It’s Spring. Time to Tweet and Chat

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We’ve taken a look at Tweet Chats on Twitter here at Third Sector Today (check out Amy Devita’s post), but spring makes all things new again you might want to focus on Twitter opportunities.

Amy reminds us of “a useful glossary of Twitter terminology for everything from @ to ztwitt” from

To boost engagement, consider the Tweet Chat. A chat via Twitter can revolve around a specific #hashtag created by your nonprofit, such as #ThirdSectorToday or #HealthTalk. hosting a tweet chat is a quick and targeted way to spread your nonprofit’s message and engage donors and supporters. Here are some other sources in addition to Third Sector Today’s original post.

Nonprofit Tech for Good shares some strategies from Mobile for Good: A How-To Fundraising Guide for Nonprofits.


“When done well, nonprofits can gain exposure on Twitter, solidify their brand as an expert resource, and increase awareness about the issues they advocate,” according to NP Tech for Good.


Mashable’s HOW TO: Start and Run a Successful Twitter Chat suggests keeping hashtags short because “everyone who participates in the chat will have to use the hashtag with every tweet, so the shorter the tag, the more space they have to write chat messages.”


Timing is everything. Tweet chats typically last an hour or less. Schedule your tweet chat at a time that doesn’t conflict with other tweet chats, especially those with similar topics. “Ask around and make sure there aren’t many other chats at the same time, especially if it’s something that both audiences will be interested in,” says Mashable.


Check out some of the 10 easy steps from NP Tech for Good’s HOW TO: Host a Tweet Chat for Your Nonprofit:


  1. Create a hashtag specifically themed to the topic of the tweet chat.


  1. Schedule the tweet chat at least one month in advance and create a page on your website or blog. Include details like date, time, and topic and highlight your nonprofit’s Twitter username, the tweet chat hashtag, and special guests that will participate in the tweet chat.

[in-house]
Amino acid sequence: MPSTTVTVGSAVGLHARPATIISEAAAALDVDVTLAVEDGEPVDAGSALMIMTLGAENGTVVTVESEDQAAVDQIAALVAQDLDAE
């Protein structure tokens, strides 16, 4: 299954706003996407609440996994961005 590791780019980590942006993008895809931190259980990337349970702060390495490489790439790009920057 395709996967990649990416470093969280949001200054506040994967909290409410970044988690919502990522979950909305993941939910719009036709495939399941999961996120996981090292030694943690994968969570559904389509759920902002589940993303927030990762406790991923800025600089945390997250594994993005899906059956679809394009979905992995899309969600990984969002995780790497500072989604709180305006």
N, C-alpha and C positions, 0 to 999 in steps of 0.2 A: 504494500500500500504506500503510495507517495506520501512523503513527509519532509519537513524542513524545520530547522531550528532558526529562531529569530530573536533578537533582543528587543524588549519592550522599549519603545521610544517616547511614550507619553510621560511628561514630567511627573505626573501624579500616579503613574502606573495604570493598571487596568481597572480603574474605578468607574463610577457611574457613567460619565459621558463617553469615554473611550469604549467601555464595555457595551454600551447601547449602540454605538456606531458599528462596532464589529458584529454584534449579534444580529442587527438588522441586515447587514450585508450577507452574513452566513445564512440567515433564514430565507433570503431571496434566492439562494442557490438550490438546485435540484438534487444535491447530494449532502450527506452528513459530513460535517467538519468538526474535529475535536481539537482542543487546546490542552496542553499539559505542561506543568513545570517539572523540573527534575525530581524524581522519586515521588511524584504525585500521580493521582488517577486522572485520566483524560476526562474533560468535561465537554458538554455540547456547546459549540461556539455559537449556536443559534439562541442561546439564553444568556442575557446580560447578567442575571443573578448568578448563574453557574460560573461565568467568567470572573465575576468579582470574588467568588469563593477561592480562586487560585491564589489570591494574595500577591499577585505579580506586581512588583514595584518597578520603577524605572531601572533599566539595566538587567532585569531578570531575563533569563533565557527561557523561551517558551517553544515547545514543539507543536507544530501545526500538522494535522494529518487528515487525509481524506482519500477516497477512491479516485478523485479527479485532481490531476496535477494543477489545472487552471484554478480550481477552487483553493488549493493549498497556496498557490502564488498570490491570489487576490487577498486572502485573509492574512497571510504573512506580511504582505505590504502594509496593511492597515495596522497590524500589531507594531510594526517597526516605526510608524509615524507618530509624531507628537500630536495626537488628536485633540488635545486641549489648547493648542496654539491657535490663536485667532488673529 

1. Use a tweet chat tool such as Twubs to create branded tweet chat rooms or Storify to chronicle the chat after it’s over.


In addition, encourage attendees to share relevant resources and to upload photos and infographics for a more visual experience and poll them during chats using TwtPoll.


Remember, no event is an end in itself. Your follow-up coverage via your blogs, links in other social media, and, yes, more tweets all contribute to your growing engagement. Keep tweeting!
For more information, check out these great resources in addition to our post on Third Sector Today:


HOW TO: Start and Run a Successful Twitter Chat

HOW TO: Host a Tweet Chat for Your Nonprofit

Mobile for Good: A How-To Fundraising Guide for Nonprofits



Sarah Daxton, Contributor to Third Sector Today

Sarah is a self-proclaimed cat lady, chocoholic, beard enthusiast, and aspiring writer. She is currently a graduate student pursuing a Master of Professional Writing at Chatham University.